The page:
ETA: In an art form that is so closely identified with the United States people who aren't American have to negotiate that and almost justify their performance of this music to their peers, to Americans, to people in the homeland—you know, a variety of constituencies.

A lot of the times the jazz audience will think "If I'm going to hear somebody just play straight up, mainstream jazz I'm going to go listen to [saxophonist] Stan Getz, I'm not going to listen to [saxophonist] Sleepy Matsumoto or somebody like that"—just because that person is Japanese. So, in order to win over an audience that would be curious about jazz with a Japanese-sounding aspect the Japanese artist will make that concession.

There is a point where if a Japanese band is going to go to the United States and play, they damn well better sound Japanese because that's what the audiences want. If they just go and play the Woody Herman or Count Basie stuff they play at home people are going to say, "What's the point? Why do you come all the way over here to play stuff that Woody Herman or Count Basie play better than you do?" Of course, that in itself is debatable but there would be that presumption.

The big example I'm thinking of is the Hara Nobuo Sharps and Flats big band which came to play at Newport in 1966 or '67, which commissioned a whole set of charts of Japanese folk songs for big band. Hara Nobuo was very up-front about this; he said we can't go over there and play the stuff we normally play because Americans can hear that all the time played by the original bands so we need to do something that's distinctive and different. So, they fall back on that national strategy, if you will. It has to sound exotic to get attention.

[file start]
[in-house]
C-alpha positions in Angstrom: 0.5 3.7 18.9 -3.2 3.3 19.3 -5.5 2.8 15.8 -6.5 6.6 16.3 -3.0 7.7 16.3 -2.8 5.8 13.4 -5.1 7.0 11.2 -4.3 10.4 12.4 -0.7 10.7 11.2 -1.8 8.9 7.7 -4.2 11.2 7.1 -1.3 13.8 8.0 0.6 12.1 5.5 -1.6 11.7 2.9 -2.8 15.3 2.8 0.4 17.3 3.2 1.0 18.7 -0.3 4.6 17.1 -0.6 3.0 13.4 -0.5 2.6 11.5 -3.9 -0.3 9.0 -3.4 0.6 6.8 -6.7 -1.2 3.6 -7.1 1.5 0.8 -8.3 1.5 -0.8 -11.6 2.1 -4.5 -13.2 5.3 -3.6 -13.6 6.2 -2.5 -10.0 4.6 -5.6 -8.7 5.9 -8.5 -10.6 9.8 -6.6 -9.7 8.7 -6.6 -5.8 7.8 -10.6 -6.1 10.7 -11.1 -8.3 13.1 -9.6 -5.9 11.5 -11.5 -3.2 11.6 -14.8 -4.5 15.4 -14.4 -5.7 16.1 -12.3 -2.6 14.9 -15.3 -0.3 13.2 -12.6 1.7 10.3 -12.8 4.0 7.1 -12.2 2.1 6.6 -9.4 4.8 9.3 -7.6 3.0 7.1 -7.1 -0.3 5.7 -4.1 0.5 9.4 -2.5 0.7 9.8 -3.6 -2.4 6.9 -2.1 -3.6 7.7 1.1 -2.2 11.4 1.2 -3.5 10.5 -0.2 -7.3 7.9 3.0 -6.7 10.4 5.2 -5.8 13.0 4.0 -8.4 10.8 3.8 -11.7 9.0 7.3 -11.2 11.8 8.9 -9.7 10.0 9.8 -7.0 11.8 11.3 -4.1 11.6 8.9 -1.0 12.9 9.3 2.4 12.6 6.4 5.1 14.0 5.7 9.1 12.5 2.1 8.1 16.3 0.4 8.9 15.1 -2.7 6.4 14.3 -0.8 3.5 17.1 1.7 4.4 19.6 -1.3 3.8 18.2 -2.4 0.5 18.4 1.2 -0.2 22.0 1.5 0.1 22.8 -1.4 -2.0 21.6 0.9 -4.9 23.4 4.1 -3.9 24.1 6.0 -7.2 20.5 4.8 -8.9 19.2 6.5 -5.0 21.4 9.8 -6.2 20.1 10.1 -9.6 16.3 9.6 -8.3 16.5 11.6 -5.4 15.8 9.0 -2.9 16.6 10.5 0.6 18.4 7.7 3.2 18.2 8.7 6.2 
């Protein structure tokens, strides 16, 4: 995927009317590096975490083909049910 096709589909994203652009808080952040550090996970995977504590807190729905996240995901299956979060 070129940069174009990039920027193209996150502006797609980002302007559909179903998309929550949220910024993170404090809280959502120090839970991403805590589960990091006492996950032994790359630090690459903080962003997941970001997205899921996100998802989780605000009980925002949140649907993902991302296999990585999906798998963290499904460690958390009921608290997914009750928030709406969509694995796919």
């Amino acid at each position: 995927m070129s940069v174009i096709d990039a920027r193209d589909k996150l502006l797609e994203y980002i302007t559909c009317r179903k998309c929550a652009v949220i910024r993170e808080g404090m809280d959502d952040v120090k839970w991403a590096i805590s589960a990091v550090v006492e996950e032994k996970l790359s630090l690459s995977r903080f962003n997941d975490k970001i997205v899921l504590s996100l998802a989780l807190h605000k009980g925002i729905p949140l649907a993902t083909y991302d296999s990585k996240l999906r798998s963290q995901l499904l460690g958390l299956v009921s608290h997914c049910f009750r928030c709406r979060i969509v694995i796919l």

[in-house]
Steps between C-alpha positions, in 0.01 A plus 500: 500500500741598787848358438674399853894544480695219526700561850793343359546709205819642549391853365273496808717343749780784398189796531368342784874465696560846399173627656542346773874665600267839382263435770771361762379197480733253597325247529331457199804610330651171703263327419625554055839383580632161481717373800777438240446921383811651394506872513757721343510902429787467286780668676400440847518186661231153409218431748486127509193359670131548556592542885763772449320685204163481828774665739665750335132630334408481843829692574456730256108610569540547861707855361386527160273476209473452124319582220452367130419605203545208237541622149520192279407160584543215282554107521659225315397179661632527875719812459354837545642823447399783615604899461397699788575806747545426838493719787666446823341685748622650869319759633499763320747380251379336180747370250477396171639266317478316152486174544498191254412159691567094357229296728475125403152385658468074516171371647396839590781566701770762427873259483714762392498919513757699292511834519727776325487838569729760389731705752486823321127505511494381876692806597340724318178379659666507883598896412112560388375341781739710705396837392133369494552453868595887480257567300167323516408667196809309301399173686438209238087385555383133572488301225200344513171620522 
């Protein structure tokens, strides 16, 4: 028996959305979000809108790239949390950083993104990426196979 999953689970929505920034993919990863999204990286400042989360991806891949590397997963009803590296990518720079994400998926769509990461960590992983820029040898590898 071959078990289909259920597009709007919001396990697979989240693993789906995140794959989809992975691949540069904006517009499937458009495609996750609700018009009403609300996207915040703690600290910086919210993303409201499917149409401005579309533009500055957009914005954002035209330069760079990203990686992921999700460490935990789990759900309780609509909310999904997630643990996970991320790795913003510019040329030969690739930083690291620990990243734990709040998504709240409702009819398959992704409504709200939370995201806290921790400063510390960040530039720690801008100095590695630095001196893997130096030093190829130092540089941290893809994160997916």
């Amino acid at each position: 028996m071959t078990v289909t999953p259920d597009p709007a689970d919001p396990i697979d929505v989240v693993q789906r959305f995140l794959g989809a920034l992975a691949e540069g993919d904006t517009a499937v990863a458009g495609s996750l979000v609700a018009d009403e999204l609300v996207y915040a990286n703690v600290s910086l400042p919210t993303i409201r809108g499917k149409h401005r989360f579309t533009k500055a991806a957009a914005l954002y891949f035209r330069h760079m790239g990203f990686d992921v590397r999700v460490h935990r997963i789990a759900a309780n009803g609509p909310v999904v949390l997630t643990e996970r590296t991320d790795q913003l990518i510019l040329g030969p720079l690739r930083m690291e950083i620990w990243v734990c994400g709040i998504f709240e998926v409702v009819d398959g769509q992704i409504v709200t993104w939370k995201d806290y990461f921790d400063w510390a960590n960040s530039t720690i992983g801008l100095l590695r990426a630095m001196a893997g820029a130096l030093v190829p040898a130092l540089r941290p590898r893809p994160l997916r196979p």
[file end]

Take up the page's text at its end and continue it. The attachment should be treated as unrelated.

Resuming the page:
AAJ: It seems that non-Americans are often considered as being inauthentic if they play straight-ahead, bebop or whatever, yet it's okay for [saxophonists] Stan Getz, Charles Lloyd and Charlie Mariano or [pianist] Randy Weston for example, to explore other musics of the world: is there a double standard at work here?

ETA: Oh heck yeah. Absolutely there is. There's no question about it. There always has been a double standard. That's the privilege of being a superpower or an imperial power or whatever; you have perfect artistic license to pillage from other cultures but there's more skepticism when it's done the other way. I think there has been a double standard but it's not as pronounced as it used to be.

AAJ: In traditional histories of jazz—Ken Burns is a classic example—the story of jazz is usually portrayed as a natural, linear history, brought about by brilliant individuals; it's not really that simple, is it?

ETA: No, not at all. I don't think it's as big a shift from original jazz, New Orleans, Chicago-style jazz to the swing era; it's not such a big rupture. Bebop is a big rupture, free-jazz, jazz-rock fusion and what some would call world-fusion jazz including non-western instruments—those are bigger ruptures and I am very sympathetic to the view that those might productively be regarded as completely different kinds of music.